Last year, unbeknownst to the vast majority of American style aficionados, eminent Belgian cuff link collector Guy-David Lambrechts organized the first European Cuff Link Exhibition at the beautiful Nottebohmzaal room at the Hendrik Conscience Library in Antwerp.
It took place from May 21st – July 17th and attracted 6,000 visitors.
At this exhibition, Mr. Lambrechts was limited to showing 300 carefully selected pieces from his private collection. While the earliest cufflinks were 150 years old, cuff links were present from every decade up until the 1960’s.
The exhibition also elaborated on the history of cuff links, which provided some unique context for the collection. While a visitor learned a lot about the different materials used, the craftsmanship techniques, and the origins of the cufflinks, one element was particularly special: the placement of Victorian-era links.
Victorian Cuff Links
Even for collectors, it is probably surprising to learn that Victorian cufflinks were rather large, but the main attraction is in fact the way they were worn on top of the cuff rather than the side.
Today, cuff links are either worn with a double cuff (also known as French Cuff) or with a single cuff with two buttonholes. The cuff itself is always a part of the shirt. Sometimes you may find detachable collars for evening, but shirts detachable cuffs basically completely extinct.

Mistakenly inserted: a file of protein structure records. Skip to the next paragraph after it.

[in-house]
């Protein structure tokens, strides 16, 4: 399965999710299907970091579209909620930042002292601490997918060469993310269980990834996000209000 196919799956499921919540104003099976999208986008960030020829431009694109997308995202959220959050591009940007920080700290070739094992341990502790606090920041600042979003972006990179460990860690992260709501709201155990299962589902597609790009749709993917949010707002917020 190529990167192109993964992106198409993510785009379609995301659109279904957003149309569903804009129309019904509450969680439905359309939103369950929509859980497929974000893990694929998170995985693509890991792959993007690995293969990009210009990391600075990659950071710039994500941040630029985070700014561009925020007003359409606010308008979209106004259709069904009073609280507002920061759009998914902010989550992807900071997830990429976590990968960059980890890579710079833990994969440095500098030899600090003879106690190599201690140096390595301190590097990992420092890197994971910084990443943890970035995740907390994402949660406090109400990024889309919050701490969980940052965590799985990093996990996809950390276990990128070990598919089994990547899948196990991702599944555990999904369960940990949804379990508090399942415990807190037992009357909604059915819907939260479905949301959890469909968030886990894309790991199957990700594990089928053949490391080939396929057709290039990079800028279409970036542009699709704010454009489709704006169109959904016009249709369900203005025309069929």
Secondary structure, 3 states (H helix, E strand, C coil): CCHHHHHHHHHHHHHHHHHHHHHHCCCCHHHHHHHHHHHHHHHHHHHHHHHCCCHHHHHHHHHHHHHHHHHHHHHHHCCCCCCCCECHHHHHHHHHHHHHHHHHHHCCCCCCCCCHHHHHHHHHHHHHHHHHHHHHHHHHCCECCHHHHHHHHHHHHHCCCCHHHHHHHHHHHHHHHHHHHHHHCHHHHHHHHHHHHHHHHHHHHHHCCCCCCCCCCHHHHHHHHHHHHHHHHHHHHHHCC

During the era, the cuffs were detachable and often starched. White clothing was a luxury only enjoyed by the wealthy at the time, and detaching worn cuffs allowed the wearer to always present immaculately white cuffs without replacing the whole shirt. However, the most elegant men would have some cuffs with lace, and they were stiffened and polished with sugar in order to make them very shiny. Luckily, Mr. Lambrechts was able to preserve some of these cuffs from his ancestors and it is amazing to see these nearly 150 year old cuffs in person. Many of these cuffs were photographed for the book.
For every cuff link, a man of nobility would buy 24 cuffs so he could wear a new cuff each day.
Cuff Link On Top Of The Cuff
Another difference was the positioning of the cufflink – back then, the cuffs were cut in a way so the cuff link would be prominently displayed on top of the cuff! Men of the era were clearly not shy about displaying their jewelry.
Because the cuff was detachable, a smaller stud was required to attach the cuff to the shirt sleeve.
As seen frequently in Downton Abbey,
most men of position had a valet who would help them put on their cuff links. Considering that the cuff had been starched, they were not easy to put on, and therefore they had little button hooks that were similar to the button hooks used for boots.
Fortunately, Guy-David Lambrechts had a video made of the exhibition and he is also the author of the 400 page book Antique Cufflinks 1860-1960 with more than 3800 pictures of cuff links, which I will review tomorrow. So stay tuned, and enjoy!
What do you think about vintage cuff links? Do you own any or do you prefer newer cuff links or plain button cuffs? At the cuff link convention last summer, there were thousands of them.
You can buy the book for $180 directly from the author at www.guy-david.net